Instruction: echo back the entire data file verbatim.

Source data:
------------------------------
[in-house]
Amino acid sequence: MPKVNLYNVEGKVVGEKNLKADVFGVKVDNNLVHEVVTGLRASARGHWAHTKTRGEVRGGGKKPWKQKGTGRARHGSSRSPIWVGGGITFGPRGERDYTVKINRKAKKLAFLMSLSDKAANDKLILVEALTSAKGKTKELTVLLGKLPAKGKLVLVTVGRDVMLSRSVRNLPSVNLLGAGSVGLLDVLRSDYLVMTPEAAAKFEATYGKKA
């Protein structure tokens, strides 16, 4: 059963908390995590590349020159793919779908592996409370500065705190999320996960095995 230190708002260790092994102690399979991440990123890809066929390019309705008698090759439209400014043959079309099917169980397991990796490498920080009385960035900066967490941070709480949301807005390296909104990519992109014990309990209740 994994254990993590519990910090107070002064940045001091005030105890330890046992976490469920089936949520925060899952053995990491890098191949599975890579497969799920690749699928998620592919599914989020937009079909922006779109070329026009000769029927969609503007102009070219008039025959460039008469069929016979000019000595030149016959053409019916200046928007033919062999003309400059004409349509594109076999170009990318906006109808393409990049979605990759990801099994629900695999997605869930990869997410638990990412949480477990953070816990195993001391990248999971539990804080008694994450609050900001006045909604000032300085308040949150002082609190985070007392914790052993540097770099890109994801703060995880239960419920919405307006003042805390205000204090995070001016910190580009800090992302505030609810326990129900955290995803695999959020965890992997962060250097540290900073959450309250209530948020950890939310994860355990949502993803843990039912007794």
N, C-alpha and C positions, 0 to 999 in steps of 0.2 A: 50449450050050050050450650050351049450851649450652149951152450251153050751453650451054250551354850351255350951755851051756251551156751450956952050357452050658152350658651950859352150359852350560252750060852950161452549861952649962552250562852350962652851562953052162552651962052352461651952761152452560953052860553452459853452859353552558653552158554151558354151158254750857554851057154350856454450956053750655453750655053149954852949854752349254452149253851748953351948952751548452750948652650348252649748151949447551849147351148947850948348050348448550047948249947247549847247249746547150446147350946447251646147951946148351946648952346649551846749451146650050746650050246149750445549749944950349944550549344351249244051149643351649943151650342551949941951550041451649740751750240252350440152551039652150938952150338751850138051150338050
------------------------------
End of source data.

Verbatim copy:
[in-house]
Amino acid sequence: MPKVNLYNVEGKVVGEKNLKADVFGVKVDNNLVHEVVTGLRASARGHWAHTKTRGEVRGGGKKPWKQKGTGRARHGSSRSPIWVGGGITFGPRGERDYTVKINRKAKKLAFLMSLSDKAANDKLILVEALTSAKGKTKELTVLLGKLPAKGKLVLVTVGRDVMLSRSVRNLPSVNLLGAGSVGLLDVLRSDYLVMTPEAAAKFEATYGKKA
């Protein structure tokens, strides 16, 4: 059963908390995590590349020159793919779908592996409370500065705190999320996960095995 230190708002260790092994102690399979991440990123890809066929390019309705008698090759439209400014043959079309099917169980397991990796490498920080009385960035900066967490941070709480949301807005390296909104990519992109014990309990209740 994994254990993590519990910090107070002064940045001091005030105890330890046992976490469920089936949520925060899952053995990491890098191949599975890579497969799920690749699928998620592919599914989020937009079909922006779109070329026009000769029927969609503007102009070219008039025959460039008469069929016979000019000595030149016959053409019916200046928007033919062999003309400059004409349509594109076999170009990318906006109808393409990049979605990759990801099994629900695999997605869930990869997410638990990412949480477990953070816990195993001391990248999971539990804080008694994450609050900001006045909604000032300085308040949150002082609190985070007392914790052993540097770099890109994801703060995880239960419920919405307006003042805390205000204090995070001016910190580009800090992302505030609810326990129900955290995803695999959020965890992997962060250097540290900073959450309250209530948020950890939310994860355990949502993803843990039912007794």
N, C-alpha and C positions, 0 to 999 in steps of 0.2 A: 50449450050050050050450650050351049450851649450652149951152450251153050751453650451054250551354850351255350951755851051756251551156751450956952050357452050658152350658651950859352150359852350560252750060852950161452549861952649962552250562852350962652851562953052162552651962052352461651952761152452560953052860553452459853452859353552558653552158554151558354151158254750857554851057154350856454450956053750655453750655053149954852949854752349254452149253851748953351948952751548452750948652650348252649748151949447551849147351148947850948348050348448550047948249947247549847247249746547150446147350946447251646147951946148351946648952346649551846749451146650050746650050246149750445549749944950349944550549344351249244051149643351649943151650342551949941951550041451649740751750240252350440152551039652150938952150338751850138051150338050